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Should You Be Excited About O-I Glass, Inc.'s (NYSE:OI) 41% Return On Equity?

Many investors are still learning about the various metrics that can be useful when analysing a stock. This article is for those who would like to learn about Return On Equity (ROE). We'll use ROE to examine O-I Glass, Inc. (NYSE:OI), by way of a worked example.

Return on equity or ROE is a key measure used to assess how efficiently a company's management is utilizing the company's capital. In simpler terms, it measures the profitability of a company in relation to shareholder's equity.

See our latest analysis for O-I Glass

How To Calculate Return On Equity?

ROE can be calculated by using the formula:

Return on Equity = Net Profit (from continuing operations) ÷ Shareholders' Equity

So, based on the above formula, the ROE for O-I Glass is:

41% = US$510m ÷ US$1.3b (Based on the trailing twelve months to June 2022).

The 'return' refers to a company's earnings over the last year. That means that for every $1 worth of shareholders' equity, the company generated $0.41 in profit.

Does O-I Glass Have A Good Return On Equity?

One simple way to determine if a company has a good return on equity is to compare it to the average for its industry. Importantly, this is far from a perfect measure, because companies differ significantly within the same industry classification. As you can see in the graphic below, O-I Glass has a higher ROE than the average (21%) in the Packaging industry.

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That's what we like to see. Bear in mind, a high ROE doesn't always mean superior financial performance. Aside from changes in net income, a high ROE can also be the outcome of high debt relative to equity, which indicates risk. To know the 2 risks we have identified for O-I Glass visit our risks dashboard for free.

How Does Debt Impact Return On Equity?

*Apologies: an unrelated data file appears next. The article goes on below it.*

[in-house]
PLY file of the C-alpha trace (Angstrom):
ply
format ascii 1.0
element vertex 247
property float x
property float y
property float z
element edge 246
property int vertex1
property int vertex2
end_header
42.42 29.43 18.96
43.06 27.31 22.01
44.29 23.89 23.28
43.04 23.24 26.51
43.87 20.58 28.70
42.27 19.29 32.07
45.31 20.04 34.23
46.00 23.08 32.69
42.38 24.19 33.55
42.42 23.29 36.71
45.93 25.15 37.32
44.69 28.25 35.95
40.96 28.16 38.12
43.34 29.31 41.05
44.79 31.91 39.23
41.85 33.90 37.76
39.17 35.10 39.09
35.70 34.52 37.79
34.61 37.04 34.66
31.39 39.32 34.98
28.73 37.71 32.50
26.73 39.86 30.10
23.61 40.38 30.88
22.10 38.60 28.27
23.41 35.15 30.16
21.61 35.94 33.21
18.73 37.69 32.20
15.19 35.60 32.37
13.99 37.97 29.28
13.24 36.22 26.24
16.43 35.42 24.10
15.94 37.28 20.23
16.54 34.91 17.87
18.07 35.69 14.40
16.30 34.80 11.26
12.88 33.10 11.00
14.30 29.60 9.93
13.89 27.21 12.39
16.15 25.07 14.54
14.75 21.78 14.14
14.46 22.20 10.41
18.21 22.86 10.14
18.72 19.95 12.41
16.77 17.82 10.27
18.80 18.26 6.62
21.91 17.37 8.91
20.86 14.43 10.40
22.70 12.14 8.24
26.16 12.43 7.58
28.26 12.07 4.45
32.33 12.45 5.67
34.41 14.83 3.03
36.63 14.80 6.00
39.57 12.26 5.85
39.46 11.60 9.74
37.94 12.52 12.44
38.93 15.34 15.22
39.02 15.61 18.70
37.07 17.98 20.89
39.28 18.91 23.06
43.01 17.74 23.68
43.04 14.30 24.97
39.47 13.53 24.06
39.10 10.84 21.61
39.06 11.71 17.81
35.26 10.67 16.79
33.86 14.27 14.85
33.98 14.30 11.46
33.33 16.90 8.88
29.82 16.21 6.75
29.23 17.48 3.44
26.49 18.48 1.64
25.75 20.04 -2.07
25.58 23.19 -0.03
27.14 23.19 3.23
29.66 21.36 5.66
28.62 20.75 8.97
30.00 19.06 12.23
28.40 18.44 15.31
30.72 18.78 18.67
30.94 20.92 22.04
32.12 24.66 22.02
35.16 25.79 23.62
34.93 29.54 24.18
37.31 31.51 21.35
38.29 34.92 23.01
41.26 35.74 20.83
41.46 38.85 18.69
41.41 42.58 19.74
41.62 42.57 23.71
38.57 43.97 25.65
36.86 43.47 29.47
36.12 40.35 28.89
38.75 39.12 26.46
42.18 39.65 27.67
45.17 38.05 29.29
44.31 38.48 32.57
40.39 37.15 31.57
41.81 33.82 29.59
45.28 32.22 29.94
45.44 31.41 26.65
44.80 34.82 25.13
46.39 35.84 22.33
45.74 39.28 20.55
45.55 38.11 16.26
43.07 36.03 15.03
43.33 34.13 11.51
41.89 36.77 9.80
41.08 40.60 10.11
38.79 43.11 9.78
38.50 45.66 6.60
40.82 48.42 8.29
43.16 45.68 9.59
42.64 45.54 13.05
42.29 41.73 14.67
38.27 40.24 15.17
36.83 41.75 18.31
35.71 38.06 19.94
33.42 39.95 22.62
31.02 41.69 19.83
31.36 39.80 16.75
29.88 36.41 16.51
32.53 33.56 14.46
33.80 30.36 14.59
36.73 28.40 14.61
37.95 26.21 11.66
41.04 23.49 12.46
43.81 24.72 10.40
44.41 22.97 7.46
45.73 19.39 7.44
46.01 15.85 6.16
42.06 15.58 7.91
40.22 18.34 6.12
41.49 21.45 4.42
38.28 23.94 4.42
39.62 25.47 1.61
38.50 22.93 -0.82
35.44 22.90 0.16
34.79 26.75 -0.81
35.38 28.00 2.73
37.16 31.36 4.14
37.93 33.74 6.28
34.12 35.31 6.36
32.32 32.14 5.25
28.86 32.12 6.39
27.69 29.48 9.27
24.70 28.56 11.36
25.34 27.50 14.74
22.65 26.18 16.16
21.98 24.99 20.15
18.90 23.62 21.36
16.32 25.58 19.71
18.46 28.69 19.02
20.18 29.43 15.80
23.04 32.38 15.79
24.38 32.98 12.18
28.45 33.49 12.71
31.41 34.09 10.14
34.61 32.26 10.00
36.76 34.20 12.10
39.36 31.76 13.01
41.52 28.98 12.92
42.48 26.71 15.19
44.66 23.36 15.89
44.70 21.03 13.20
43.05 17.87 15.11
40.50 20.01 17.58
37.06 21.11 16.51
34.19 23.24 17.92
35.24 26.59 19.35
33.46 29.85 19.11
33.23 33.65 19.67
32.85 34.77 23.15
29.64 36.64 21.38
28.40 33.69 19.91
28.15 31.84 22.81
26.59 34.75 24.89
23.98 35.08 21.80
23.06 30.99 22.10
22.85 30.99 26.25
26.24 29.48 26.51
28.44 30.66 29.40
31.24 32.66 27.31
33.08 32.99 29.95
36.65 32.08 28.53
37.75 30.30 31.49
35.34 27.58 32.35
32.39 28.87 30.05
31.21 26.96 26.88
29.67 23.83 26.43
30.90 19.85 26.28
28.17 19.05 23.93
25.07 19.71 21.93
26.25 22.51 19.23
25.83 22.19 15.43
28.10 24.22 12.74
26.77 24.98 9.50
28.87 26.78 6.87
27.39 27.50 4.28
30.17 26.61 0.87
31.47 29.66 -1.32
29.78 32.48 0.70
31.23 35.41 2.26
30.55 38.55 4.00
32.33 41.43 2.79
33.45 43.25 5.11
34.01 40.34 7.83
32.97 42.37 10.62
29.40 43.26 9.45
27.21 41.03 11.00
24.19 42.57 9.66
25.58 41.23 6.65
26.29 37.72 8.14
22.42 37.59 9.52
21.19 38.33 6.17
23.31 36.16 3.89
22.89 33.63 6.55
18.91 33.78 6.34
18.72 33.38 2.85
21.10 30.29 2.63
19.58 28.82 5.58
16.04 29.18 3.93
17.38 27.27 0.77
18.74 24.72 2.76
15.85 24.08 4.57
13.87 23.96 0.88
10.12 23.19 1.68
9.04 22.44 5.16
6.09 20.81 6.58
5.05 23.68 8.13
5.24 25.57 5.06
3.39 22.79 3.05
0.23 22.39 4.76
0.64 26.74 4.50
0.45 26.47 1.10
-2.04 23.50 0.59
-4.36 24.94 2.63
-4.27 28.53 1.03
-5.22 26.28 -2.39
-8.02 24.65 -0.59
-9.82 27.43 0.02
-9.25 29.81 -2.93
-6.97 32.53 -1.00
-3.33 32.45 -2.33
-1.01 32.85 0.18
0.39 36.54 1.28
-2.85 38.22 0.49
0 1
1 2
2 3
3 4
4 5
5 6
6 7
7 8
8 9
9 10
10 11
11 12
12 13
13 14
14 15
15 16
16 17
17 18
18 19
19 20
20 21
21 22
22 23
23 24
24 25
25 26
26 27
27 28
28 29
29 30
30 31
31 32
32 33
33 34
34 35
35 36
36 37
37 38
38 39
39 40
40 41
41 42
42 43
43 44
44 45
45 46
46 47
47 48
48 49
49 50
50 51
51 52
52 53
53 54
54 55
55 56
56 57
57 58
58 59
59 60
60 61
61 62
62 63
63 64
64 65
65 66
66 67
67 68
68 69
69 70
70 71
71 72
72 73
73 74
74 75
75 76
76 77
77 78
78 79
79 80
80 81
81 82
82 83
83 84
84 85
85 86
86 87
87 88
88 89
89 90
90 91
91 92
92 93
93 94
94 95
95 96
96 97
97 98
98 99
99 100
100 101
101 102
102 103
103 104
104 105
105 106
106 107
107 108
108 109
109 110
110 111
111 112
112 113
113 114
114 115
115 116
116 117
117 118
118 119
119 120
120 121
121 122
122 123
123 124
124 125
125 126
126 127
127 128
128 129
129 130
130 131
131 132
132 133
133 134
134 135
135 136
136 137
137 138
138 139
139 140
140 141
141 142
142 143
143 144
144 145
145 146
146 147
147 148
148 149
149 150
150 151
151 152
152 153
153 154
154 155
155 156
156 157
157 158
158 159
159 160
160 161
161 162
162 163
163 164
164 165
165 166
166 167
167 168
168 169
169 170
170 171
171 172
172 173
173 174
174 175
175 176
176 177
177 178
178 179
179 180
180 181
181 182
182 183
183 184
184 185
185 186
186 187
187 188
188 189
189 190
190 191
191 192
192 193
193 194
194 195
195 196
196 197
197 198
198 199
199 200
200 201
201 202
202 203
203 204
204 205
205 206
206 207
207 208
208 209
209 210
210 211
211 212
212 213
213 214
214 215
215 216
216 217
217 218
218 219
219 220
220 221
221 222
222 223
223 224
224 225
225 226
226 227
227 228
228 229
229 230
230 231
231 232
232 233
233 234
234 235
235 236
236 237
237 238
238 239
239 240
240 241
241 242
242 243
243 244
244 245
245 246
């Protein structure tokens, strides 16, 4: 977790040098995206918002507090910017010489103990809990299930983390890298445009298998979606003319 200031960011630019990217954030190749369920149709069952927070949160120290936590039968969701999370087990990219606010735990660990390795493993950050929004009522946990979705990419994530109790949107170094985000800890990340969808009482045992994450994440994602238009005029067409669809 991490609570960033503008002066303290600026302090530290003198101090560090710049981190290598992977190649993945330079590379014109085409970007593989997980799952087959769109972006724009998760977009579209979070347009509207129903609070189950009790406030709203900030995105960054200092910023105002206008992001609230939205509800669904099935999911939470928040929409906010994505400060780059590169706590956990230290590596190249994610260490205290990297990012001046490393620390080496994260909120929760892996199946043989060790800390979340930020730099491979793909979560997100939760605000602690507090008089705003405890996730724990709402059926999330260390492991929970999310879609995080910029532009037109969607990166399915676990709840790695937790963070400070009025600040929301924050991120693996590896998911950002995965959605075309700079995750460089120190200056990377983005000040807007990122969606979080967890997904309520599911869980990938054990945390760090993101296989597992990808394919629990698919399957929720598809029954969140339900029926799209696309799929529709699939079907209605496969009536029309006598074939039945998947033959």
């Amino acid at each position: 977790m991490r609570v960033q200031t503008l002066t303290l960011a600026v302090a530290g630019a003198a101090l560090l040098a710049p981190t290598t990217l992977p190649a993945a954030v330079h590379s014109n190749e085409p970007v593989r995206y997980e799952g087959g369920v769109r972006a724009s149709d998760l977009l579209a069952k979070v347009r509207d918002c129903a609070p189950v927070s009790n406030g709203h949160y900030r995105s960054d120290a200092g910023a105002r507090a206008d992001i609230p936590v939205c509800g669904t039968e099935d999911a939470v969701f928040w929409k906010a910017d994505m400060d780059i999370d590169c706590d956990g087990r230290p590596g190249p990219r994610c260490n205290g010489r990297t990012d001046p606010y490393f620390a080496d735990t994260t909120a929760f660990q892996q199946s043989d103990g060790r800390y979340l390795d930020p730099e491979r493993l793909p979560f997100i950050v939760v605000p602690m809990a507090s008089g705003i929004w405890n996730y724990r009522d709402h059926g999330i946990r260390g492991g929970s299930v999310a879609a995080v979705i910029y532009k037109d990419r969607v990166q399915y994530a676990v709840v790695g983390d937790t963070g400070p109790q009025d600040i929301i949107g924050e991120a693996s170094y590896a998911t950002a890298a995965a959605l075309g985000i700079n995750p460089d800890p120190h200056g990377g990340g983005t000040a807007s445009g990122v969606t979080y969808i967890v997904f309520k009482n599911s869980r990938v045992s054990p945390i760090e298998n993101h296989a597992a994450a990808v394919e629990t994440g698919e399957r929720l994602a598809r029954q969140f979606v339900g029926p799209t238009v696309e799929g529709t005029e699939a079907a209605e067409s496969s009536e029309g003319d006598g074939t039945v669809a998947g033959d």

Companies usually need to invest money to grow their profits. That cash can come from issuing shares, retained earnings, or debt. In the first two cases, the ROE will capture this use of capital to grow. In the latter case, the debt required for growth will boost returns, but will not impact the shareholders' equity. That will make the ROE look better than if no debt was used.

Combining O-I Glass' Debt And Its 41% Return On Equity

It seems that O-I Glass uses a huge volume of debt to fund the business, since it has an extremely high debt to equity ratio of 3.48. While its ROE is no doubt quite impressive, it could give a false impression about the company's returns given that its huge debt could be boosting those returns.

Summary

Return on equity is one way we can compare its business quality of different companies. A company that can achieve a high return on equity without debt could be considered a high quality business. All else being equal, a higher ROE is better.

But when a business is high quality, the market often bids it up to a price that reflects this. Profit growth rates, versus the expectations reflected in the price of the stock, are a particularly important to consider. So you might want to check this FREE visualization of analyst forecasts for the company.

If you would prefer check out another company -- one with potentially superior financials -- then do not miss this free list of interesting companies, that have HIGH return on equity and low debt.

Have feedback on this article? Concerned about the content? Get in touch with us directly. Alternatively, email editorial-team (at) simplywallst.com.

This article by Simply Wall St is general in nature. We provide commentary based on historical data and analyst forecasts only using an unbiased methodology and our articles are not intended to be financial advice. It does not constitute a recommendation to buy or sell any stock, and does not take account of your objectives, or your financial situation. We aim to bring you long-term focused analysis driven by fundamental data. Note that our analysis may not factor in the latest price-sensitive company announcements or qualitative material. Simply Wall St has no position in any stocks mentioned.

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